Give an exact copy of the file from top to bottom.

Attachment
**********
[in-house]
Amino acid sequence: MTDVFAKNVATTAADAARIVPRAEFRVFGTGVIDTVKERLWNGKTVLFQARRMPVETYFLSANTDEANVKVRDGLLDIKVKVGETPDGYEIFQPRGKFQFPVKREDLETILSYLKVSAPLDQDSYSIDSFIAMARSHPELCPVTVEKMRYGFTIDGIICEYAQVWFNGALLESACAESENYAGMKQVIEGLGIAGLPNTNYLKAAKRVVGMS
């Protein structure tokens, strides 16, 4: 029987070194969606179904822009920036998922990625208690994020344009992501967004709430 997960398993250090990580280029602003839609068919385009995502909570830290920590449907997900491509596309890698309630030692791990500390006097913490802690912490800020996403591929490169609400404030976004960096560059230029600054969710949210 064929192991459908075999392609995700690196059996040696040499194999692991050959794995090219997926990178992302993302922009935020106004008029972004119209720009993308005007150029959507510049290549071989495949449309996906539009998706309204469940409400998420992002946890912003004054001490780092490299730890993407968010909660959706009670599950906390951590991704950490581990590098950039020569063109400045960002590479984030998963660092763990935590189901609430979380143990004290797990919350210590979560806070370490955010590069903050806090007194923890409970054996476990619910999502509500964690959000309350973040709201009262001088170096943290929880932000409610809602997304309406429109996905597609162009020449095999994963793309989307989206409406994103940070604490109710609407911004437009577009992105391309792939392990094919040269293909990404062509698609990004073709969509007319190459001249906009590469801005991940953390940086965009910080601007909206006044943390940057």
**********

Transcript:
[in-house]
Amino acid sequence: MTDVFAKNVATTAADAARIVPRAEFRVFGTGVIDTVKERLWNGKTVLFQARRMPVETYFLSANTDEANVKVRDGLLDIKVKVGETPDGYEIFQPRGKFQFPVKREDLETILSYLKVSAPLDQDSYSIDSFIAMARSHPELCPVTVEKMRYGFTIDGIICEYAQVWFNGALLESACAESENYAGMKQVIEGLGIAGLPNTNYLKAAKRVVGMS
């Protein structure tokens, strides 16, 4: 029987070194969606179904822009920036998922990625208690994020344009992501967004709430 997960398993250090990580280029602003839609068919385009995502909570830290920590449907997900491509596309890698309630030692791990500390006097913490802690912490800020996403591929490169609400404030976004960096560059230029600054969710949210 064929192991459908075999392609995700690196059996040696040499194999692991050959794995090219997926990178992302993302922009935020106004008029972004119209720009993308005007150029959507510049290549071989495949449309996906539009998706309204469940409400998420992002946890912003004054001490780092490299730890993407968010909660959706009670599950906390951590991704950490581990590098950039020569063109400045960002590479984030998963660092763990935590189901609430979380143990004290797990919350210590979560806070370490955010590069903050806090007194923890409970054996476990619910999502509500964690959000309350973040709201009262001088170096943290929880932000409610809602997304309406429109996905597609162009020449095999994963793309989307989206409406994103940070604490109710609407911004437009577009992105391309792939392990094919040269293909990404062509698609990004073709969509007319190459001249906009590469801005991940953390940086965009910080601007909206006044943390940057």